Depending on the goal, one or more coherence assumptions (Definitions 1 and 2) can be pursued [13, 18]. The classic constant coherence can be placed to find groups of documents and topics, where each document has a similar probability to be described by a specific topic. Illustrating, documents \(d_1\) and \(d_2\) with \(p(t_2, t_3, t_7|d_1)\) = {0.32, 0.90, 0.49} and \(p(t_2, t_3, t_7|d_2)\) = {0.29, 0.88, 0.55} are coherently related under a coherence strength \(\delta \) = 0.1 (allowed deviations from expectations). The notion of constant association is already a generalization over the traditional Boolean formal concept. Still, it can be further generalized to allow more flexible correlations. One paradigmatic example is the order-preserving coherence where a subset of topics have preserved orders of predominance on a subset of documents (Fig. 1). Illustrating, documents \(d_1\) and \(d_2\) with \(p(t_2, t_3, t_7|d_1)\) = {0.32, 0.50, 0.47} and \(p(t_2, t_3, t_7|d_2)\) = {0.29, 0.97, 0.55} are coherently related since they preserve the permutation \(w_{i2}\le w_{i3}\le w_{i7}\).

Pattern-based biclustering [14] allows the discovery of these less-trivial yet coherent, meaningful and potentially relevant concepts.

4.2 On WHEN

Coherent concept analysis should be applied when:
  • topic representativity matters. Recovering the introduced example, in contrast with coherent concept analysis, FCA under a binarization threshold \(\theta \) = 0.1 is unable to differentiate \(p(t_3|d_1)\) = \(w_{1,3}\) = 0.12 from \(p(t_3|d_5)\) = \(w_{5,3}\) = 0.95;

  • pursuing less-trivial forms of knowledge (including the introduced constant or order-preserving concepts);

  • discretization drawbacks must be avoided;

  • pursuing comprehensive solutions of concepts with diverse homogeneity and quality (noise-tolerance) criteria.

In contrast, coherent concept analysis should not be applied when:
  • text collections are optimally represented as Boolean space models;

  • extracting formal ontology structures [11]. Although pattern-based biclustering searches can also explore hierarchical relationships between biclusters, the resulting taxonomies are harder to interpret;

  • the desirable binarization thresholds are known in advance and noise-tolerant FCA searches [27] can be applied to handle the noise associated with values near the boundaries of discretization.

4.3 On HOW

Pattern-based biclustering offers principles to find all potentially relevant concepts as they pursue multiple homogeneity criteria (including multiple coherence assumptions, coherence strength thresholds, and noise tolerance levels), and exhaustively yet efficiently explore different regions of the search space, preventing that regions with large concepts jeopardize the search [14]. As a result, less-trivial (yet coherent) topic associations are not neglected.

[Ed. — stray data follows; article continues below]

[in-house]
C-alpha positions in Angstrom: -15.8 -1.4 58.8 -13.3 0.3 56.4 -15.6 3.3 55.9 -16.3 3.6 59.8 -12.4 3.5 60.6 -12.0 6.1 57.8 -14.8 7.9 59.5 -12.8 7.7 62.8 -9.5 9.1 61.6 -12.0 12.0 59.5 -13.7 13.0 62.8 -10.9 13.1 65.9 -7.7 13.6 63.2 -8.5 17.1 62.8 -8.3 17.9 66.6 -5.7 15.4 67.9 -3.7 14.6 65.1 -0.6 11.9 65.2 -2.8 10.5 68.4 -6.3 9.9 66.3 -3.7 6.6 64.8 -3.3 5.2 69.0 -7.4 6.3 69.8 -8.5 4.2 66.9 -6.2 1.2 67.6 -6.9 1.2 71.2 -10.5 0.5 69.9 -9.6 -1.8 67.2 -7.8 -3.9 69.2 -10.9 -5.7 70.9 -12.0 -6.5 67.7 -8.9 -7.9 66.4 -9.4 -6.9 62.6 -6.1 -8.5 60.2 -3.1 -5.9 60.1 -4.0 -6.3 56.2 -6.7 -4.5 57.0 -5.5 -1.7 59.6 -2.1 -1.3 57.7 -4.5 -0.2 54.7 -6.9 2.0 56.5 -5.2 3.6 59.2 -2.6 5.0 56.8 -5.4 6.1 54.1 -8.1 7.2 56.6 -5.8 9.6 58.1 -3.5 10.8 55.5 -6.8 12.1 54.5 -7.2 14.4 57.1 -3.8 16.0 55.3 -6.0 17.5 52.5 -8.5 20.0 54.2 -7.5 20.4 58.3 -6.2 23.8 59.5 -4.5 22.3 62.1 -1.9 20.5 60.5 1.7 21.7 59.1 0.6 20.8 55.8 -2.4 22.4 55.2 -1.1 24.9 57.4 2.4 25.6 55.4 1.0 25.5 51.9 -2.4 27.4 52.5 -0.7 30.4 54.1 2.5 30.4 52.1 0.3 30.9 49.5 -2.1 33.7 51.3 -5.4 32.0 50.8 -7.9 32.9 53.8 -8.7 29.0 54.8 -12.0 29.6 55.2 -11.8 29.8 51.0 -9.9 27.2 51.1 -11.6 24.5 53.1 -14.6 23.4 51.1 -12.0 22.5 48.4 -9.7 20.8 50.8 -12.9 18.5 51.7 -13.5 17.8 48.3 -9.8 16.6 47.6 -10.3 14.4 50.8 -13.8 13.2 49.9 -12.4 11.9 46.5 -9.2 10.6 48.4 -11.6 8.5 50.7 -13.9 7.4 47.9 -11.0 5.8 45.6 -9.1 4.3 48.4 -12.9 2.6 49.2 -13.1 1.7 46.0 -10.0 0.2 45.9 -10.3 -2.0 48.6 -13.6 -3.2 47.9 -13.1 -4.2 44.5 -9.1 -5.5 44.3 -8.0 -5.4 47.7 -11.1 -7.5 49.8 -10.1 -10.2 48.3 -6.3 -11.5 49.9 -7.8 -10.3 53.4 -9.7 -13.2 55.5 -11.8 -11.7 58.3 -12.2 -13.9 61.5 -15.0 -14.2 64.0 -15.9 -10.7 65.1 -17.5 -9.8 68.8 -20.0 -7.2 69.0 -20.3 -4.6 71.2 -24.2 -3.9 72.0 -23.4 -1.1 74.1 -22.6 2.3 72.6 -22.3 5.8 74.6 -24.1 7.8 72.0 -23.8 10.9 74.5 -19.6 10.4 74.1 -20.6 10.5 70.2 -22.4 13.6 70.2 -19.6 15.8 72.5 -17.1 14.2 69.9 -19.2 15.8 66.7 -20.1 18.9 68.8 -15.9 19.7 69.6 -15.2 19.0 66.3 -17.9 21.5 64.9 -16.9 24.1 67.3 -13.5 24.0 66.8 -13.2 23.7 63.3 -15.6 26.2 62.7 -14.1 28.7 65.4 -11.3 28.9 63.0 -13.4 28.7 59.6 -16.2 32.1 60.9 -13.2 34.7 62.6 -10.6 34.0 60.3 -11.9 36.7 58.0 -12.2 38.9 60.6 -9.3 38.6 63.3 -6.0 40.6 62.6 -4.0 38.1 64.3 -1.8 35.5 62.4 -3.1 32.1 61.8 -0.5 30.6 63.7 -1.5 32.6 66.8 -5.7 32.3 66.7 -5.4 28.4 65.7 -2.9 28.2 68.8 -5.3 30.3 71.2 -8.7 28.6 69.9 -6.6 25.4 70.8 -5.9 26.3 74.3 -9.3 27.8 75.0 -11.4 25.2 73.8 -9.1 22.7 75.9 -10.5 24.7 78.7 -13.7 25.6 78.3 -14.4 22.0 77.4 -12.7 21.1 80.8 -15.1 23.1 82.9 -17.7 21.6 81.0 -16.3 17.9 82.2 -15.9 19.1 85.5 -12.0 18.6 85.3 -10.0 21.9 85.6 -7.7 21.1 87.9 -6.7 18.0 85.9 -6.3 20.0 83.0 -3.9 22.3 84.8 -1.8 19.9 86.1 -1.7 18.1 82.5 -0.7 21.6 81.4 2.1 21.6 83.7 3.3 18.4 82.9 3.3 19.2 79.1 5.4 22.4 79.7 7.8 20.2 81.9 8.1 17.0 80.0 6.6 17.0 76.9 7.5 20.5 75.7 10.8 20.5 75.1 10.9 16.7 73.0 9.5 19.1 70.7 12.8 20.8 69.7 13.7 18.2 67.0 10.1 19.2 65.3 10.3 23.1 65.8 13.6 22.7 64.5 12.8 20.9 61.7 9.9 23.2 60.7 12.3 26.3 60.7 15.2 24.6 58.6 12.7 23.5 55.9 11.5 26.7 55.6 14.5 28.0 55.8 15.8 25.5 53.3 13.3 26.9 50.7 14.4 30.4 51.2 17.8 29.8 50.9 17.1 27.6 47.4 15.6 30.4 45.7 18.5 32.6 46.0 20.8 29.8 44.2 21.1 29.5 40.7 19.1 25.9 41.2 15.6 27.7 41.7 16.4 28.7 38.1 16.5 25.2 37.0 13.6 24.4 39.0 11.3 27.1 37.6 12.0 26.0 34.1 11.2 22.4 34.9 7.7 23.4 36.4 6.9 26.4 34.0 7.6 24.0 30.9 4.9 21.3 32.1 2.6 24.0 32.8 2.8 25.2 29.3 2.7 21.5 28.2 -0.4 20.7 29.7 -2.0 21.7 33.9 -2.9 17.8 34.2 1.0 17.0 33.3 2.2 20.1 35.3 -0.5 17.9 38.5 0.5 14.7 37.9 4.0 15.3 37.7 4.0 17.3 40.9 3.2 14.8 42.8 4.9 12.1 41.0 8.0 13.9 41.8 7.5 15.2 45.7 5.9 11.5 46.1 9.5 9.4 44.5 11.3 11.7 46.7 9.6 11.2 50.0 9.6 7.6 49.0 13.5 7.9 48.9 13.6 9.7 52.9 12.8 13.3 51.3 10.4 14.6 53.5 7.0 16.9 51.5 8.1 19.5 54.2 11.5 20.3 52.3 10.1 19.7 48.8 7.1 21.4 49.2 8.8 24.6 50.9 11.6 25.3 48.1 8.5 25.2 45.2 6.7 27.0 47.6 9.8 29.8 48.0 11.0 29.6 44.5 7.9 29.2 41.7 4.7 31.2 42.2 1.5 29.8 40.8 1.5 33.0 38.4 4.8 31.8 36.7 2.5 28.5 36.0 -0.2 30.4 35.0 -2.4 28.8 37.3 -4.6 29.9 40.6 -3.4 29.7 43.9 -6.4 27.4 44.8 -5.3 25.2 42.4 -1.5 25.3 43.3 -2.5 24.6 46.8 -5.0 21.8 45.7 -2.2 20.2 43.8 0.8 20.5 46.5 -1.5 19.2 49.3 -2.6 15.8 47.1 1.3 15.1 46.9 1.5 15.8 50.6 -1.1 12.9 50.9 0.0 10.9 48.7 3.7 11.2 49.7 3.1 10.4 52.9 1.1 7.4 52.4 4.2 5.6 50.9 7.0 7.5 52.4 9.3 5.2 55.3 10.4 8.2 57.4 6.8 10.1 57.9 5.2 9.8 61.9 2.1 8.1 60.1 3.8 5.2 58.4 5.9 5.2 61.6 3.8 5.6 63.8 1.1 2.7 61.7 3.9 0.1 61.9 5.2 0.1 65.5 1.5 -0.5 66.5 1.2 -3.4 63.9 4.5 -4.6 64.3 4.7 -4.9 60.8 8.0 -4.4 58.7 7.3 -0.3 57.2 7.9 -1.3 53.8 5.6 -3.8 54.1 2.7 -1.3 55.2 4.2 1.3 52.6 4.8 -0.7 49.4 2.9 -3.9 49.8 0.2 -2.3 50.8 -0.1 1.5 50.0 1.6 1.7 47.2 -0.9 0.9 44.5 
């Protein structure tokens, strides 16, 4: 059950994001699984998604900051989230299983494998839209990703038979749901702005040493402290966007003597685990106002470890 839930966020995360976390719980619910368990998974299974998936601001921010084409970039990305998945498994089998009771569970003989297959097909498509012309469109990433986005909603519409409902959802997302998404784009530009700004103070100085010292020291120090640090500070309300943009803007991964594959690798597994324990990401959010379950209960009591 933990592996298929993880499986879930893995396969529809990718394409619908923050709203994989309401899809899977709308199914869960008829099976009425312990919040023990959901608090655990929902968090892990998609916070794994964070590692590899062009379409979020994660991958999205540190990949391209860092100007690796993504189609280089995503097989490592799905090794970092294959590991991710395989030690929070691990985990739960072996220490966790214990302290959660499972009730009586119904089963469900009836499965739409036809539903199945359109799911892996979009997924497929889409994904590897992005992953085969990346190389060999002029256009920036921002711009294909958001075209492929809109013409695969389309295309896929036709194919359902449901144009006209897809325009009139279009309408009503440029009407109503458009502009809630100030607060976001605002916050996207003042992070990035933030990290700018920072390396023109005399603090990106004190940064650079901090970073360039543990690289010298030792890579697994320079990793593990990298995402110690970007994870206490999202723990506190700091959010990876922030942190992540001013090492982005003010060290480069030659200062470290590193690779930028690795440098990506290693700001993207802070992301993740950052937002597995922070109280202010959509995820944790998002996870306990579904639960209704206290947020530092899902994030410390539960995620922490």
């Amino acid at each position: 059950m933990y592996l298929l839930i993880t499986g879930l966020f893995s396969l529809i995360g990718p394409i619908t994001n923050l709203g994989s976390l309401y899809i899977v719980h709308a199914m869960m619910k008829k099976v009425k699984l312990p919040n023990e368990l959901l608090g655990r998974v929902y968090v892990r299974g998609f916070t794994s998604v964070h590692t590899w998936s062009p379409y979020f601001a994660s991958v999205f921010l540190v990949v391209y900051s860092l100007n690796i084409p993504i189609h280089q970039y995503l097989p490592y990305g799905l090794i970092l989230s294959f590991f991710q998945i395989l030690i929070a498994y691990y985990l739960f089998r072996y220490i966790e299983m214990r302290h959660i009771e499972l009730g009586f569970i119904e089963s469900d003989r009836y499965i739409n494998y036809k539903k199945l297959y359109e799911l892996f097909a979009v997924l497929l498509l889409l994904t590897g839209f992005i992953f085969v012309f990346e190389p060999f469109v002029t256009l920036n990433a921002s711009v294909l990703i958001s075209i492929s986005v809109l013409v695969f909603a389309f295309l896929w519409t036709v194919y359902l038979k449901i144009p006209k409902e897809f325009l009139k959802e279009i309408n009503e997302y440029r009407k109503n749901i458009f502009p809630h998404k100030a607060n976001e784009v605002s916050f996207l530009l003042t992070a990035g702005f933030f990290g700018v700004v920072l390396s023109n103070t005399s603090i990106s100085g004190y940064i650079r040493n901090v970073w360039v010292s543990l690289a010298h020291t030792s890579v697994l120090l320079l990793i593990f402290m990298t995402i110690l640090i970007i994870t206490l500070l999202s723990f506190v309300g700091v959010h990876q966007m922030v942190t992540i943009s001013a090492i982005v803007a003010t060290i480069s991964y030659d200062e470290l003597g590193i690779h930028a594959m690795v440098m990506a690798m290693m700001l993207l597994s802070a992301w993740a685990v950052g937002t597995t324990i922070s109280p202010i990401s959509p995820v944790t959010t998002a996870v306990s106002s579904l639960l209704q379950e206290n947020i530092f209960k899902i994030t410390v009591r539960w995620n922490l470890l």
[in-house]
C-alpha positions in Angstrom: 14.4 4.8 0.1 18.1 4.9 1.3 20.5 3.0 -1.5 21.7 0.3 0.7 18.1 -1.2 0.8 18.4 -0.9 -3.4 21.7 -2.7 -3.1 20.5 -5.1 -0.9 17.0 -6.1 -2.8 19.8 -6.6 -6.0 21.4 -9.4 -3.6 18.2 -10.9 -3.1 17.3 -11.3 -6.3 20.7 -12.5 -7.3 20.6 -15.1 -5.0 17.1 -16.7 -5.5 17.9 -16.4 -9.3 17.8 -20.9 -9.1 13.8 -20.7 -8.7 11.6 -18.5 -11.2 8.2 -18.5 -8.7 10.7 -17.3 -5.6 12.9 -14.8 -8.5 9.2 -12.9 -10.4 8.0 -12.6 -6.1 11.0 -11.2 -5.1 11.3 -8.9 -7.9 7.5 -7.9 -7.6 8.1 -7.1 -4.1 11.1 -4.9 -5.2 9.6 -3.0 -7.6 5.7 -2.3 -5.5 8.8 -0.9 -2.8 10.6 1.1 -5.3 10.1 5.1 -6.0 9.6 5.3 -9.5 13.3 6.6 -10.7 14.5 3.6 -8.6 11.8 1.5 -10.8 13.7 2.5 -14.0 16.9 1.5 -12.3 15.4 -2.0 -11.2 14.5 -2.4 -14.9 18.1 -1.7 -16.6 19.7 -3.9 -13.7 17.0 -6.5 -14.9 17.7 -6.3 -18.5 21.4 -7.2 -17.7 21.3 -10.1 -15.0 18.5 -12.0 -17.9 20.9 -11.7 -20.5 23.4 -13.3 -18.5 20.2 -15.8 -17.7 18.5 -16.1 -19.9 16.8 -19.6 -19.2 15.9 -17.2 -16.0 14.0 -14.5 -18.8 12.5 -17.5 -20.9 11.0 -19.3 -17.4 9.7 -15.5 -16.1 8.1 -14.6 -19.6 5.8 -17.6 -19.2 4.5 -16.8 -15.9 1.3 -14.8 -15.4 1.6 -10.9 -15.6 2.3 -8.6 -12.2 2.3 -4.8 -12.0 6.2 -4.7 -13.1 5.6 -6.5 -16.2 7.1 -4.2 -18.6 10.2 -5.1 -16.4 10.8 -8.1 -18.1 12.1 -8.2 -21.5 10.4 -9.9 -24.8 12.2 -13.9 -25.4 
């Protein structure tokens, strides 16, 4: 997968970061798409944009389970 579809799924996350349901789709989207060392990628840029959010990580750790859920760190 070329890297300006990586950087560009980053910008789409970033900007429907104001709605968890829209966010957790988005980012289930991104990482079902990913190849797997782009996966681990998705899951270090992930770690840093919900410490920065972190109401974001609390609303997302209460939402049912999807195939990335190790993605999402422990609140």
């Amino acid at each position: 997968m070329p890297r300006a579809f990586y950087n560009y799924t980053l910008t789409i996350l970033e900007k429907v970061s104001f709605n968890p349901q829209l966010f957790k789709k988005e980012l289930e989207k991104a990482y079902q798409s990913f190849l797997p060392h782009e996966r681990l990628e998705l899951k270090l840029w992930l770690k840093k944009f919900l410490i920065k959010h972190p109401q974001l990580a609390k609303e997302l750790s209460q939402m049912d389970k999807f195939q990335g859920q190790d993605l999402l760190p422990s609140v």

The possibility to allow deviations from value expectations (under limits defined by the placed coherence strength) tackles the item-boundaries problem.

Pattern-based biclustering does not require the input of support thresholds as it explores the search space at different supports [12], i.e. we do need to place expectations on the minimum number of documents per concept. Still, the minimum number of (dissimilar) concepts and topics per concept can be optionally inputted to guide the search. Dissimilarity criteria and condensed representations can be placed [14] to prevent redundant concepts.

Statistical Significance. A sound statistical testing of concepts is key to guarantee the absence of spurious relations, and ensure concept relevance when categorizing contents and making other decisions. To this end, the statistical tests proposed in BSig [17] are suggested to minimize false positives (outputted concepts yet not statistically significant) without incurring on false negatives. This is done by approximating a null model of the target vector space and appropriately testing each bicluster in accordance with its underlying coherence.

On Robustness to Noise and Missing Values. Similarly to some FCA extensions, pattern-based biclustering can pursue biclusters with a parameterizable tolerance to noise [12]. This possibility ensures robustness to the algorithm-specific fluctuations on topic likelihood per document. Also, and similarly to general FCA approaches, pattern-based biclustering is robust to missing data as it allows the discovery of biclusters with an upper bound on the allowed amount of missing values [16]. This is particularly relevant to handle topic uncertainties.

Other Opportunities. Additional benefits of pattern-based biclustering that can be carried towards concepts analysis include: (1) the possibility to remove uninformative elements in data to guarantee a focus, for instance, on coherent concepts with non-residual topic probabilities [16]; (2) incorporation of domain knowledge to guide the task in the presence of background metadata [15]; and (3) support classification and regression task in the presence of document annotations by guaranteeing the discriminative power of biclusters [13].

5 Results